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Comments:Add a Comment 
StrangerofSorts
Contributing Reviewer
July 17th 2012



2675 Comments

Album Rating: 3.5

Enjoy the essay :/

Initially posted here: http://www.muzikdizcovery.com/2012/07/album-review-borealis-voidness.html

Available for free: http://store.origamisound.com/album/voidness

MisterTornado
Contributing Reviewer
July 17th 2012



4087 Comments


[Electronic]

Digging: Oberman Knocks - Dilankex

mindleviticus
July 17th 2012



7936 Comments


Awesome review, mate. I personally love this so far. I also liked Lost in Taiga a lot. Probably only
thing I don't like about it is the fucking length.

StrangerofSorts
Contributing Reviewer
July 17th 2012



2675 Comments

Album Rating: 3.5

Soon to be changed to (ROU) when the edit goes through as I found confirmation that she's actually Romanian.

And thank you. This kind of 1000 word-long reviewing wankery is weird for me.

Deviant.
Staff Reviewer
July 17th 2012



30291 Comments

Album Rating: 2.8

Haven't read this yet, but reviews should never begin with "I"

Digging: L'Orange - The Orchid Days

StrangerofSorts
Contributing Reviewer
July 17th 2012



2675 Comments

Album Rating: 3.5

But it begins with "If" ):

Deviant.
Staff Reviewer
July 17th 2012



30291 Comments

Album Rating: 2.8

If duh!

But you know what I mean

Deviant.
Staff Reviewer
July 17th 2012



30291 Comments

Album Rating: 2.8

Can people stop associating a minimal approach and pitch-shifted vocals with Burial please?? He didn't create that "idea" (approach?) nor is this even a similar sound where a comparison would be necessary

mindleviticus
July 17th 2012



7936 Comments


Bearial so totalli did dev... and so did squirrellex

StrangerofSorts
Contributing Reviewer
July 18th 2012



2675 Comments

Album Rating: 3.5

I never said he started it, I just said people now attribute him as the influence if those things crop up. And I do only narrow down that comparison to a couple of tracks where it's really quite obvious (though somewhat lazy from a reviewing standpoint)

Deviant.
Staff Reviewer
July 18th 2012



30291 Comments

Album Rating: 2.8

No, you open your review by claiming that he borrows a little too much content from Burial. That's not really narrowing it down at all. And who attributes Burial as the influence to all electronic music post-2005? I say that because there's nothing here that remotely resembles his music, and it's not like Burial could ever (even loosely) be defined as "minimal". There's far too much going on in his music, far too much emotional clutter, for that to ever be a trusim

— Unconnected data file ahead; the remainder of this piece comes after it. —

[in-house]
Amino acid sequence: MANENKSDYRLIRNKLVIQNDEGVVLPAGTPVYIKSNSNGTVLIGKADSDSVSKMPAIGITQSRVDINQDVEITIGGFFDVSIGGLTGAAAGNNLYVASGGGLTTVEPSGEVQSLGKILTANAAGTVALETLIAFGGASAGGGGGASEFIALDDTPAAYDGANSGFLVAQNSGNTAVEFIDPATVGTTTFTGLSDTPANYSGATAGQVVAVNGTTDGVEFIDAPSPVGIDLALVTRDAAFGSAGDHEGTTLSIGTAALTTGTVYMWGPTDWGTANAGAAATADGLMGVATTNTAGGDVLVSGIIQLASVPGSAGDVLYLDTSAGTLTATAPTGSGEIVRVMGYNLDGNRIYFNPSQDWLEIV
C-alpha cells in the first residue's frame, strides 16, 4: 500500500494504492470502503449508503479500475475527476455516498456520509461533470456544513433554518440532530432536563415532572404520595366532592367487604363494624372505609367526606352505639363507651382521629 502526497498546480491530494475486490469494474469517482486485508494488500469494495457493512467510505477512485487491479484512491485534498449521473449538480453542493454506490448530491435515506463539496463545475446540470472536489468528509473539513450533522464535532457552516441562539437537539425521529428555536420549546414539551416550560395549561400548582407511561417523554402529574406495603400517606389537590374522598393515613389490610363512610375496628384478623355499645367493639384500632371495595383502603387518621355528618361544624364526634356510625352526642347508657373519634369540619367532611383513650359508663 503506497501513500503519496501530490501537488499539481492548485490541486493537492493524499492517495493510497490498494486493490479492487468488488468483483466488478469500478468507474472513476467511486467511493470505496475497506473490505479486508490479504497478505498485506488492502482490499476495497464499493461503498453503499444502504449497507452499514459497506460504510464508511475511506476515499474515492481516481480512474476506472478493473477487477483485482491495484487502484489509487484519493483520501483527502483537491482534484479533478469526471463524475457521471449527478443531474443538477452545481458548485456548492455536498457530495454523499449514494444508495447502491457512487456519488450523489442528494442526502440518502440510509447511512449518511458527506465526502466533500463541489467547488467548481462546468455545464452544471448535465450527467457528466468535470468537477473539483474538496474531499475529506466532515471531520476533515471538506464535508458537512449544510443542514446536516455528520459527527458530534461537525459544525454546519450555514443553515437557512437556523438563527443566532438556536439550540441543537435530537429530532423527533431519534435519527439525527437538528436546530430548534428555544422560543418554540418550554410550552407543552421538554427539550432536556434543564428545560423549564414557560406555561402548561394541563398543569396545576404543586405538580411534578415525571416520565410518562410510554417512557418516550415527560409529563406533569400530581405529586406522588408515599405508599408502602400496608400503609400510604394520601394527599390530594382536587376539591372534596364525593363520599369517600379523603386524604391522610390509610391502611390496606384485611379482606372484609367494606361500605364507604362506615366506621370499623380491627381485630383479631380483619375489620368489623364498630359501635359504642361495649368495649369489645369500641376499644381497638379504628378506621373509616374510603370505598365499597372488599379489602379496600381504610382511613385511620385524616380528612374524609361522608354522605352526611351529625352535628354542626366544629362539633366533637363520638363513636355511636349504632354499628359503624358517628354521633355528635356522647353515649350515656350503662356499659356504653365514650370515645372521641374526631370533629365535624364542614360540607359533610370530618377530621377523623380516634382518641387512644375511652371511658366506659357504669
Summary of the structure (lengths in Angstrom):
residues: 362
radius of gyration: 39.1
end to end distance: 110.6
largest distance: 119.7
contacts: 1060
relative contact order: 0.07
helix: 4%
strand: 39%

StrangerofSorts
Contributing Reviewer
July 18th 2012



2675 Comments

Album Rating: 3.5

Maybe mentioning it so early on was a mistake...

I think, given the review as a whole, that I do a reasonably clear job of downplaying the extent of the influences. It is there, though, but in a couple of tracks (the review mentions "Not of this Reality" and "Black Drop")

It's 10am Dev, I don't want to argue.

Deviant.
Staff Reviewer
July 18th 2012



30291 Comments

Album Rating: 2.8

Yes, but my question is how does "minimalness" and pitch-shifted vocals immediately make someone defer to Burial?

Trebor.
Contributing Reviewer
July 18th 2012



48522 Comments


yeah

Digging: More Than Life - What's Left Of Me

StrangerofSorts
Contributing Reviewer
July 18th 2012



2675 Comments

Album Rating: 3.5

Oh there's a question, right.

Because they do. I don't know, I suppose it's different for you as someone who's followed the genre for possibly about 5+ more years than I have, but for those of us (i.e. me) without an archive of influences etc. it's very easy to draw the line to the guy that a) everyone talks about and b) everyone's listened to.

Deviant.
Staff Reviewer
July 18th 2012



30291 Comments

Album Rating: 2.8

Yes, but when did relevance ever ensure accuracy? If you wanna namedrop for the simple act of namedropping then okay, but there should be a reason behind it beyond the simple "hey, you've heard of this guy"

StrangerofSorts
Contributing Reviewer
July 18th 2012



2675 Comments

Album Rating: 3.5

There was a reason behind it, because (rep. rep. rep.) of those tracks I mentioned, from which drawing the link is possible.

As I said, perhaps it was a mistake to mention it so early. I must have been listening to one of them as I did the first para.



Deviant.
Staff Reviewer
July 18th 2012



30291 Comments

Album Rating: 2.8

A link or a line? Because there's really nothing here that even sits at a distance from Bevan, unless vocals and a minimal frame of noise is some kind of nominal event (and one that Burial is a part of)

StrangerofSorts
Contributing Reviewer
July 18th 2012



2675 Comments

Album Rating: 3.5

How much of a different is that one letter going to make? I'll go with e. It's my lucky letter.

Deviant.
Staff Reviewer
July 18th 2012



30291 Comments

Album Rating: 2.8

Well a link would imply a connection, a line is simply the same as me tracing every facet of modern electronic music back to Kraftwerk. I just don't see how everyone immediately defers to Burial, when the music painfully fails to resemble his at all. It's not a case of one person knowing more than the other (which you were leaning towards a few posts up) but simply a case of having ears